Immigration rules should be changed so that employers, such as ethnic restaurants, hire New Zealanders instead of recruiting from overseas, Labour leader Andrew Little says.
Mr Little said large intakes of semi-skilled migrants were putting pressure on jobs and wages, especially in Auckland.
The hospitality industry was a good example of where migrant workers could be affecting wages, he said.
"We have big ethnic populations, certainly Indians, certainly Chinese, and I would have thought that we can now source chefs locally, rather than rely on immigration to get them."
Prime Minister John Key said he was confused by Mr Little's comments.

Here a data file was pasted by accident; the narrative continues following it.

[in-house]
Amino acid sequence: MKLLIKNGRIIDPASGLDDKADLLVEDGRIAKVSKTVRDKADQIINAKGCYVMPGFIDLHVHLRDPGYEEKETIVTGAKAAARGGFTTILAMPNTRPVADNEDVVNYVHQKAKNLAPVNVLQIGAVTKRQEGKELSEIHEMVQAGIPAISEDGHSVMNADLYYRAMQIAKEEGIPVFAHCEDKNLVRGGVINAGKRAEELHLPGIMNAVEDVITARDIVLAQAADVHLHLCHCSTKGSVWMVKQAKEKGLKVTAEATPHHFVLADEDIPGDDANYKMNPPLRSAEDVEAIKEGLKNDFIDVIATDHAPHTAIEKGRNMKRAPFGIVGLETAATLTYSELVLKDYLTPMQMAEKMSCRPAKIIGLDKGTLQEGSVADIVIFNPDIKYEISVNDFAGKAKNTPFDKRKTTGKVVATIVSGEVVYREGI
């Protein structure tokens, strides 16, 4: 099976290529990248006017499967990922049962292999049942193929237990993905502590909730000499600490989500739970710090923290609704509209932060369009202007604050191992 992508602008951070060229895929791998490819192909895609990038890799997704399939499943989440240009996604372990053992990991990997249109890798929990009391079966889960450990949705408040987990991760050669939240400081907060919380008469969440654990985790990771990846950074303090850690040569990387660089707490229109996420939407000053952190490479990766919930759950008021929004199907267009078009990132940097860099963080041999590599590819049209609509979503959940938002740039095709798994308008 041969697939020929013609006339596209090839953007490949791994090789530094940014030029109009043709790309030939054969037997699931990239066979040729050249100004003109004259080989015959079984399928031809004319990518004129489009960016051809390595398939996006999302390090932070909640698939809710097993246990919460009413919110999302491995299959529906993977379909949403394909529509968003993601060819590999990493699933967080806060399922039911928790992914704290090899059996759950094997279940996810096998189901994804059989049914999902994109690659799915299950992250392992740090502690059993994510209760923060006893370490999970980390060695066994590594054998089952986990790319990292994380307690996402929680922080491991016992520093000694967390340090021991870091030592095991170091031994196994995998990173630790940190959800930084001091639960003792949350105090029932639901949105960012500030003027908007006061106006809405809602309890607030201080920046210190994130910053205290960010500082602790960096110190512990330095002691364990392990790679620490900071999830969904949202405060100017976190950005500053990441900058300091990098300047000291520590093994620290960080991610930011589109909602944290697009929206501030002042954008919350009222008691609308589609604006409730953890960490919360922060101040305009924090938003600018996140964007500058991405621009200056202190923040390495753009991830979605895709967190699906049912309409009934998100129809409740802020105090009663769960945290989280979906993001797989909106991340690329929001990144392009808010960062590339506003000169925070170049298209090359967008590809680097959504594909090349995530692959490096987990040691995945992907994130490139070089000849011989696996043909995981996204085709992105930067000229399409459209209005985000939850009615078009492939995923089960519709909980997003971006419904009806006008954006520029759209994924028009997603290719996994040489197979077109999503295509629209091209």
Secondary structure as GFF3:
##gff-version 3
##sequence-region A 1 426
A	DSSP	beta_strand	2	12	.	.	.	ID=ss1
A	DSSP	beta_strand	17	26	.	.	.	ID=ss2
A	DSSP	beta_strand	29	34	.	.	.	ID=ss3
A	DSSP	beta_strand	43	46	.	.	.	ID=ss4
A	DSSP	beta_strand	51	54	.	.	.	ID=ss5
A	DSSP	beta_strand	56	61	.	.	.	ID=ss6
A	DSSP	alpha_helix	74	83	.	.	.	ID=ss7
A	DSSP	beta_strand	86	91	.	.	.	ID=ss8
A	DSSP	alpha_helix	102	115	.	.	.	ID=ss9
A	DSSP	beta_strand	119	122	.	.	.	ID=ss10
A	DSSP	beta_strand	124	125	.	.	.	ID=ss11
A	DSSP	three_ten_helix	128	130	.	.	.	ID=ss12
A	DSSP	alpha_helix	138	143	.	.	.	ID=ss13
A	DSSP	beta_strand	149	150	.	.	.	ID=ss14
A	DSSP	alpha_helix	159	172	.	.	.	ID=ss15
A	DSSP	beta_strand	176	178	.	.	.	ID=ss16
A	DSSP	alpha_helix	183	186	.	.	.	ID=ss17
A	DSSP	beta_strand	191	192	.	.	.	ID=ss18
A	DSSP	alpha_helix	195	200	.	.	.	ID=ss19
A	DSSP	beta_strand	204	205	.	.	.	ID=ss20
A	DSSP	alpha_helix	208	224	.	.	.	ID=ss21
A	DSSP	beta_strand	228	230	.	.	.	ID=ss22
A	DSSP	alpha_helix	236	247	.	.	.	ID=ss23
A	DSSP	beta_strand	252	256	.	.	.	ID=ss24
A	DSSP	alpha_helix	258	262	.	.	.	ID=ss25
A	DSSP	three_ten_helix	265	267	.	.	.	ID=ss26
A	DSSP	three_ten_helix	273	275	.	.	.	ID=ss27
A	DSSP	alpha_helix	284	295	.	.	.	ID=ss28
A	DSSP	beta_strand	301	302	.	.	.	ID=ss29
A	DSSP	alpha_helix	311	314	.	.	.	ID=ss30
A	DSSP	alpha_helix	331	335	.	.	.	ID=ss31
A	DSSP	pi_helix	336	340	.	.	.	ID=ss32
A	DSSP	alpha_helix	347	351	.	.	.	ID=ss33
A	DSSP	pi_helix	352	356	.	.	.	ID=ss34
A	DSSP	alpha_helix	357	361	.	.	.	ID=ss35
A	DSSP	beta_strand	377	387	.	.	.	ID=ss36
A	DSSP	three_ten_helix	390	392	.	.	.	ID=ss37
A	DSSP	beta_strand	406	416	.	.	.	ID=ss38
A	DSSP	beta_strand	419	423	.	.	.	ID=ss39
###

"I dunno where he's coming up with stuff. One minute they said they didn't want people with Chinese-sounding names buying a house, now they don't want people with Chinese-sounding names making chicken chop suey.
"Honestly, we're a country based on migration."
Mr Key said migration had been helping to drive the economy.
Mr Little said he was not playing the race card on immigration, but New Zealand was going through some growing pains and it was right to turn the tap down on immigration to moderate the flow.
"Then when things are sorted out, then let's open the gates again."
Labour's political ally, the Green Party, did not agree.
Co-leader James Shaw said record high immigration was partially driving the Auckland house crisis. But capping immigration numbers would not help the economy, he said.
"Those things aren't related to each other. If you've got parts of the economy that are under-performing, and then you take one part of the economy that is performing and you turn that down, then the net effect is that the whole economy is worse off."